Over the next couple of months I was put on Dilantin, Benadryl, and another drug I forget what the name was in rapid succession. The only thing I know for sure was that my grades went from a B- average to solid C's in fourth grade. For not getting a badly done assignment signed by my parents, I also had to copy some dictionary pages during recess, which was the standard punishment for a variety of infractions at the time. I felt bad about the way I was doing, but I felt like something alien was making me space out. I wasn't really compliant, and the drugs supressed my normally active mind. It was horrible!

Going on Ritalin

After another EEG, I was put on a fairly new drug at the time known as Ritalin. Almost immediately, things got better for me, my grades got better, my handwriting, though still bad could be legible with some effort, and I was doing better in Phys Ed and even Art. Ritalin helped me harness my intelligence, and after adjusting my dosage I was almost a straight A student in Fifth Grade.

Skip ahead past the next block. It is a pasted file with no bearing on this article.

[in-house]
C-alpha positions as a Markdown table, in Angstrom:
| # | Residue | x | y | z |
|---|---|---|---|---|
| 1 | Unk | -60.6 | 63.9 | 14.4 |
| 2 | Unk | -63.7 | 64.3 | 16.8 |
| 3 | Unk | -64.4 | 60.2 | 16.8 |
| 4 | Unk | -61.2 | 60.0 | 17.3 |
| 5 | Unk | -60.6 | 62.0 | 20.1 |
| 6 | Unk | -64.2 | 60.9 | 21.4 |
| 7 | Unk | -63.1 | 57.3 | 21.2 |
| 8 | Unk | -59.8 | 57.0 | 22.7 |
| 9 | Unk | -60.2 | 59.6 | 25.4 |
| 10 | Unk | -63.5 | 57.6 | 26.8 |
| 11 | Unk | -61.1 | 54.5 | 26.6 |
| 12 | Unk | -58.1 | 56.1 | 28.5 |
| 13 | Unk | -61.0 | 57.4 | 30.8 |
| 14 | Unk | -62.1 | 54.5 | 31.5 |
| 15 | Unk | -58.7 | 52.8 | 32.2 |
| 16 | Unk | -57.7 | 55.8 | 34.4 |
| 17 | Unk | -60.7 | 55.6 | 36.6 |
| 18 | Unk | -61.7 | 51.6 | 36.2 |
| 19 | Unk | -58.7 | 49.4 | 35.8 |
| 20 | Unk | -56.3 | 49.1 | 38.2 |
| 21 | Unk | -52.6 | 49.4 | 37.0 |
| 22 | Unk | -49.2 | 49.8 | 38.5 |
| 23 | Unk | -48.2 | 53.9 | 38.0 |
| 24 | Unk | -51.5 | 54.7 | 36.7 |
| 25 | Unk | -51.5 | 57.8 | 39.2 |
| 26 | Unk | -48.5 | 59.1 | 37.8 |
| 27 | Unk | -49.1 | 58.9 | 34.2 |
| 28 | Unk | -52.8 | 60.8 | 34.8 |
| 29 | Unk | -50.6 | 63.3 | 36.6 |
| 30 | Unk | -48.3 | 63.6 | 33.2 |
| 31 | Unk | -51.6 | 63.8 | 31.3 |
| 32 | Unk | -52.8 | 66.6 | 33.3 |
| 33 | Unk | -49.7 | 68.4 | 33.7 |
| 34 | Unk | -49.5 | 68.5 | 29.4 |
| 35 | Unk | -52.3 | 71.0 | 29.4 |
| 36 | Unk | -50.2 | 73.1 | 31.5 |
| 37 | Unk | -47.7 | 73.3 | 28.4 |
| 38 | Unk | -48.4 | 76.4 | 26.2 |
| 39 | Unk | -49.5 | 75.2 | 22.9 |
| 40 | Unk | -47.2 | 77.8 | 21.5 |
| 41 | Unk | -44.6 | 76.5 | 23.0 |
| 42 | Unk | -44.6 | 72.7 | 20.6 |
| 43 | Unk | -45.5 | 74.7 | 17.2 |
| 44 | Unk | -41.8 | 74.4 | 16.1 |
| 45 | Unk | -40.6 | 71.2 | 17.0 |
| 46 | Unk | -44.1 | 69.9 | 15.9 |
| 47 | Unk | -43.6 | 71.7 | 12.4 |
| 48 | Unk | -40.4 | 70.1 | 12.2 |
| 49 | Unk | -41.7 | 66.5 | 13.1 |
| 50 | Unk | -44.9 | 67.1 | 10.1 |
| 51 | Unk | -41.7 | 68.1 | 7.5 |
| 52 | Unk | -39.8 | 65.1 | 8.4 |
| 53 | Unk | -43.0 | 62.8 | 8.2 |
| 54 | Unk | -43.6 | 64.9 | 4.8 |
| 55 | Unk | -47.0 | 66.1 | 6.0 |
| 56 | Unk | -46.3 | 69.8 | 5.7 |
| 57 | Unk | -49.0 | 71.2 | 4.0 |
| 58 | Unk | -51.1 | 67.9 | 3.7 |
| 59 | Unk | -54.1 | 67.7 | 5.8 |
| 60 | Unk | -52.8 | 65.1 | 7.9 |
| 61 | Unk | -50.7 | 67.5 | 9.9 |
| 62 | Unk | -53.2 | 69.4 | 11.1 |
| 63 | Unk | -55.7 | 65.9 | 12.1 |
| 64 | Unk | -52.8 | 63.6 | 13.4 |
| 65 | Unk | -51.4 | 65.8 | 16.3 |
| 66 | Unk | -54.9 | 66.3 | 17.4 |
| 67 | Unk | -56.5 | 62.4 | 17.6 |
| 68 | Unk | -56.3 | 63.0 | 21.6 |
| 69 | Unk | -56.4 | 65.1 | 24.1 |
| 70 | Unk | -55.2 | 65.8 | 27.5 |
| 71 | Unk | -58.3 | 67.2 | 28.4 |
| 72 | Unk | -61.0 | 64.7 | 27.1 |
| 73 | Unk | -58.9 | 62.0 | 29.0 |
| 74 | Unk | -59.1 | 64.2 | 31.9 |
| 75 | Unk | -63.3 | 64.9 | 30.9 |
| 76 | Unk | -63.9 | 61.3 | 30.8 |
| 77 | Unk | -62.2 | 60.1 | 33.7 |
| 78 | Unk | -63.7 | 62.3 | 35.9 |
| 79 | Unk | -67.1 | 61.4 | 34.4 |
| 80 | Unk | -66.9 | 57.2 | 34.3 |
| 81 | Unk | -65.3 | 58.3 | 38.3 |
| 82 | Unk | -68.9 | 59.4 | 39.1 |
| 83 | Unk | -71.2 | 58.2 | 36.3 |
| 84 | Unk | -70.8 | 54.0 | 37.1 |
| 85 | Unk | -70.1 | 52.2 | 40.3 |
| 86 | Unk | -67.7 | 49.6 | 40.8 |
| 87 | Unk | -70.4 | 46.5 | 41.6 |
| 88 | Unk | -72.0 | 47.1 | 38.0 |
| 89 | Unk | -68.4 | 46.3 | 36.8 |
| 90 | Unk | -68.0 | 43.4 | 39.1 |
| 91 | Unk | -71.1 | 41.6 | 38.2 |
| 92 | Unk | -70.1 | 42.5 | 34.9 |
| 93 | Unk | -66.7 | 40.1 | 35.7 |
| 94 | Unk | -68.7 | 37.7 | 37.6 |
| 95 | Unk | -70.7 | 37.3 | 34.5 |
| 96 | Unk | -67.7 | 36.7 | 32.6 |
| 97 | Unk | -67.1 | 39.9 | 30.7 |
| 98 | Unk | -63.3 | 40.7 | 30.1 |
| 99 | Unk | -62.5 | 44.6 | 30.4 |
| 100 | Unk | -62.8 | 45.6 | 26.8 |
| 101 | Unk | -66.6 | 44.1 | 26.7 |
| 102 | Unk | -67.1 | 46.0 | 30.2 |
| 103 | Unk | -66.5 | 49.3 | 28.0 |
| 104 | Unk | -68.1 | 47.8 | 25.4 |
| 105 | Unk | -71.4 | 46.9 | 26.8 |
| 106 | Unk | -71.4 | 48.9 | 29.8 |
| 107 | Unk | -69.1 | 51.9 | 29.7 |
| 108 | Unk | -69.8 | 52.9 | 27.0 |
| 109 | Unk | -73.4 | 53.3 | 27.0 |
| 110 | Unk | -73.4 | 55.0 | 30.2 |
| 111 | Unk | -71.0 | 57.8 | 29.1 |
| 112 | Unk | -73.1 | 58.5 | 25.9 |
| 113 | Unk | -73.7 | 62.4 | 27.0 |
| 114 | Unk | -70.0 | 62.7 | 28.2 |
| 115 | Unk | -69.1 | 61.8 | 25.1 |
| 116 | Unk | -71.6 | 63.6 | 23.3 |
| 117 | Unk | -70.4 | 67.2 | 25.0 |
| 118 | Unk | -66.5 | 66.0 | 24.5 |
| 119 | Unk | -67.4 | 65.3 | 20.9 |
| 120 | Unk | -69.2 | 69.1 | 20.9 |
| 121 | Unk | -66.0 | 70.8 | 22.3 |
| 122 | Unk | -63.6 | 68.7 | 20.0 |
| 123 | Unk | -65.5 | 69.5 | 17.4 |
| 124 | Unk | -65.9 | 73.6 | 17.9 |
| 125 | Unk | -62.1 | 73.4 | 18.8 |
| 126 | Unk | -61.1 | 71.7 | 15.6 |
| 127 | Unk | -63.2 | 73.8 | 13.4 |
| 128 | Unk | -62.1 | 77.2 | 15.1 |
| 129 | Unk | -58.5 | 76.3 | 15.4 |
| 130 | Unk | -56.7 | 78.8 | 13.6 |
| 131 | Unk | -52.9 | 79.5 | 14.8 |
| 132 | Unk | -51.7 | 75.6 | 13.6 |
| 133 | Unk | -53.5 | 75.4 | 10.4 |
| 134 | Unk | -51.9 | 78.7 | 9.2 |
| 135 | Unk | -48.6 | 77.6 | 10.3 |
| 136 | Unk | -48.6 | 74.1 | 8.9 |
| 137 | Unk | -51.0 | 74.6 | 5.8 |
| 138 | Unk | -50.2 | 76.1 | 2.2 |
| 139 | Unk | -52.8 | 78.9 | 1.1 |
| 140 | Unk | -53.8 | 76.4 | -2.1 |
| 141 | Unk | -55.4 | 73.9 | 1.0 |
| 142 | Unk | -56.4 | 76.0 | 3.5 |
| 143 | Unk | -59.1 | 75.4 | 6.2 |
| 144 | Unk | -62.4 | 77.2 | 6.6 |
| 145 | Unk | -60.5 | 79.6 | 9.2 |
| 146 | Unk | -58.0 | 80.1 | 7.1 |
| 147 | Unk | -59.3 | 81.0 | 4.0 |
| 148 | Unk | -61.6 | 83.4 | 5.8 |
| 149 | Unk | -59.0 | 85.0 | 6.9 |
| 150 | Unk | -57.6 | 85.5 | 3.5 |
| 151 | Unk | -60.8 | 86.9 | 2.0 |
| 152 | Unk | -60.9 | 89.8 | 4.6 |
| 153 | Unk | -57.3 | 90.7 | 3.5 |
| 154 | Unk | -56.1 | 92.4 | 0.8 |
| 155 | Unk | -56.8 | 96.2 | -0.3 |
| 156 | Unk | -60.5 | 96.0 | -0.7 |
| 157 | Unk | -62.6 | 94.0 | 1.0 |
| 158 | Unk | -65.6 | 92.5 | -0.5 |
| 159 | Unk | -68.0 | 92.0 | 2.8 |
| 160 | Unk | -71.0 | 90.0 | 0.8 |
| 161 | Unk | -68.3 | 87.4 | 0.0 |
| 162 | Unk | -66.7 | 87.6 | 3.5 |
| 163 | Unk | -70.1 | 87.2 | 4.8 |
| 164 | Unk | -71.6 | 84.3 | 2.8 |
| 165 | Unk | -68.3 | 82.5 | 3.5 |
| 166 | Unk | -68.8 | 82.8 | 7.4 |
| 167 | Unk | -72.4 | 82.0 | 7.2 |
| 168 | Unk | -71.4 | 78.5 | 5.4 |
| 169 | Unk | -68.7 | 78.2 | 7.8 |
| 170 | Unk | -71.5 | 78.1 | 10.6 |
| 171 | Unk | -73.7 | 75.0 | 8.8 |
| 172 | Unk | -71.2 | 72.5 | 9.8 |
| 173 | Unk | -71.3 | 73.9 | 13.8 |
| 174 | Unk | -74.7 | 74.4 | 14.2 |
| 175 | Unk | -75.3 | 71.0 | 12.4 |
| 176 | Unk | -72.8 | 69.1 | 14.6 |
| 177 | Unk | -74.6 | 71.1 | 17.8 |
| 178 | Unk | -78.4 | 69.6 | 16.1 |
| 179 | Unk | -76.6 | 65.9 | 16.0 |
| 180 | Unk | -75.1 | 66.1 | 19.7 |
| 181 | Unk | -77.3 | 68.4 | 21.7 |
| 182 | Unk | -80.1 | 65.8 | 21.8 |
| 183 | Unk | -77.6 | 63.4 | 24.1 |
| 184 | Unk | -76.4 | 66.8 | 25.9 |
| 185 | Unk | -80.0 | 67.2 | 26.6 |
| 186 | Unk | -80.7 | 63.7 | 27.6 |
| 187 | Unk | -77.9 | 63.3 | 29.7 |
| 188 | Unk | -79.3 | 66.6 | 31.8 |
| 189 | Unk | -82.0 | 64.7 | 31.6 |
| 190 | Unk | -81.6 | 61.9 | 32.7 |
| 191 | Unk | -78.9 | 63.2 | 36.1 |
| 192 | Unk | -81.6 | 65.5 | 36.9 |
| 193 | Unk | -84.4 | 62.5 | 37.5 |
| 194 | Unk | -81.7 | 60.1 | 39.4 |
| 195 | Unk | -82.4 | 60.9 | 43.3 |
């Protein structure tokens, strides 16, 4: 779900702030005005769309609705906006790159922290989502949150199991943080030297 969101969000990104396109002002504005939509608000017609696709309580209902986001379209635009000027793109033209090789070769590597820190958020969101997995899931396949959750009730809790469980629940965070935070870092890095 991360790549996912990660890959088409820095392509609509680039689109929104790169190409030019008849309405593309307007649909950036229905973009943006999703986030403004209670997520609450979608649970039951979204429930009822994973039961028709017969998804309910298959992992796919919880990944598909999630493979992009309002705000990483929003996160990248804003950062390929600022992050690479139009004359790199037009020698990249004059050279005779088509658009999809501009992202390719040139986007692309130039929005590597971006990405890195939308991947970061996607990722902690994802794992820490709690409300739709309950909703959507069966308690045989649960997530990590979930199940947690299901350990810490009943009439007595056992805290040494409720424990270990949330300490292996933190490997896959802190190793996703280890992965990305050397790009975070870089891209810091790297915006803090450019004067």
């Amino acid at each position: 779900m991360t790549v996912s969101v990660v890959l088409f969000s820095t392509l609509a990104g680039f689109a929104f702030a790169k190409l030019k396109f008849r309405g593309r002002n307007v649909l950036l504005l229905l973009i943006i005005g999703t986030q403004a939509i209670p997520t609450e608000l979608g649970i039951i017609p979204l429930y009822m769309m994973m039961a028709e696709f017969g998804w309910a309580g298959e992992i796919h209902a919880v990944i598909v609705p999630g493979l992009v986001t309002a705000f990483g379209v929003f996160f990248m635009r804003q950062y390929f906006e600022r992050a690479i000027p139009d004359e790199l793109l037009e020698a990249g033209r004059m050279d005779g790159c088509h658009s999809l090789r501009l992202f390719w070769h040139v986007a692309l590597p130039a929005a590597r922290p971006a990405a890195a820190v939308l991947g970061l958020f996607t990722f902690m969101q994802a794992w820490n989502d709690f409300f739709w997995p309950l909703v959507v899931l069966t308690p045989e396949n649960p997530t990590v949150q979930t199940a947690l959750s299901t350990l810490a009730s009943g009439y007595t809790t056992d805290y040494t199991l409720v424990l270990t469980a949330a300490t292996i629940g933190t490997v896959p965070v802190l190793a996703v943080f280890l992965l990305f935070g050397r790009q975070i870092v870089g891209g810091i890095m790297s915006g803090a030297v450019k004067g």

I stayed on Ritalin through high school. I got pretty good grades and stayed out of serious trouble, though I developed a reputation as a nerd. Luckily I had my share of nerd friends who thought Model Rocketry, Unsanctioned Chemistry Experiments, and EPROMs were a lot cooler than Prom Queens. In the post Columbine world, I am sure I would have been targeted for special attention. I went on to college to study Engineering, but I found that my brain wasn't quite wired to do multivariable calculus very well, despite an excellent Math score on the SAT. I changed my major to Economics and found I had a talent for statistics, but mostly I found it boring and unchallenging, once I learned the basics. One graph looked like another but I stuck with it to get my degree.